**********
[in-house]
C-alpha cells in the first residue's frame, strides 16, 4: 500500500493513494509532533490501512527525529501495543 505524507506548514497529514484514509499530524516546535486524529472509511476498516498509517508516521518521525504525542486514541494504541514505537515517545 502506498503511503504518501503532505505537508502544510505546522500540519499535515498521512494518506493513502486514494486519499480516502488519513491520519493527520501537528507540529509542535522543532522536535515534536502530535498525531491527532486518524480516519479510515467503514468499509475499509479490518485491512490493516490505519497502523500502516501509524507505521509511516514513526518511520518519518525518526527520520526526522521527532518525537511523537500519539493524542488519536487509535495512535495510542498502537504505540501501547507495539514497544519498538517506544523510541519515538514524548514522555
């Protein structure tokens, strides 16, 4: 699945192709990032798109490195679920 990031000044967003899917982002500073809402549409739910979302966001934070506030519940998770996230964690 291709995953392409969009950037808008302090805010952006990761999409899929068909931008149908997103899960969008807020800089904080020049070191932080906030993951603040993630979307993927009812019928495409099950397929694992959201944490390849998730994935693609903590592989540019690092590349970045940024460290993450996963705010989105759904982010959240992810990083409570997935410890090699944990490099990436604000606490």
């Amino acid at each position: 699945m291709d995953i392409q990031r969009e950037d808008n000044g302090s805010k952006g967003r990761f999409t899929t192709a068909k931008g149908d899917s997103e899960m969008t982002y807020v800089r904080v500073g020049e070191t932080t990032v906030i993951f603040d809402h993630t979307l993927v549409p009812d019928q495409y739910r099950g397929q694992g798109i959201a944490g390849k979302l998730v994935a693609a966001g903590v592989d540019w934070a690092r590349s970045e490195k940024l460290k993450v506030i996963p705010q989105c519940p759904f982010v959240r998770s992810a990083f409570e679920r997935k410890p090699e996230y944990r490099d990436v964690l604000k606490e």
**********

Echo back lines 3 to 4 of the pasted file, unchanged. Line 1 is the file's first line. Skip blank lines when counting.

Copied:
């Protein structure tokens, strides 16, 4: 699945192709990032798109490195679920 990031000044967003899917982002500073809402549409739910979302966001934070506030519940998770996230964690 291709995953392409969009950037808008302090805010952006990761999409899929068909931008149908997103899960969008807020800089904080020049070191932080906030993951603040993630979307993927009812019928495409099950397929694992959201944490390849998730994935693609903590592989540019690092590349970045940024460290993450996963705010989105759904982010959240992810990083409570997935410890090699944990490099990436604000606490």
């Amino acid at each position: 699945m291709d995953i392409q990031r969009e950037d808008n000044g302090s805010k952006g967003r990761f999409t899929t192709a068909k931008g149908d899917s997103e899960m969008t982002y807020v800089r904080v500073g020049e070191t932080t990032v906030i993951f603040d809402h993630t979307l993927v549409p009812d019928q495409y739910r099950g397929q694992g798109i959201a944490g390849k979302l998730v994935a693609a966001g903590v592989d540019w934070a690092r590349s970045e490195k940024l460290k993450v506030i996963p705010q989105c519940p759904f982010v959240r998770s992810a990083f409570e679920r997935k410890p090699e996230y944990r490099d990436v964690l604000k606490e």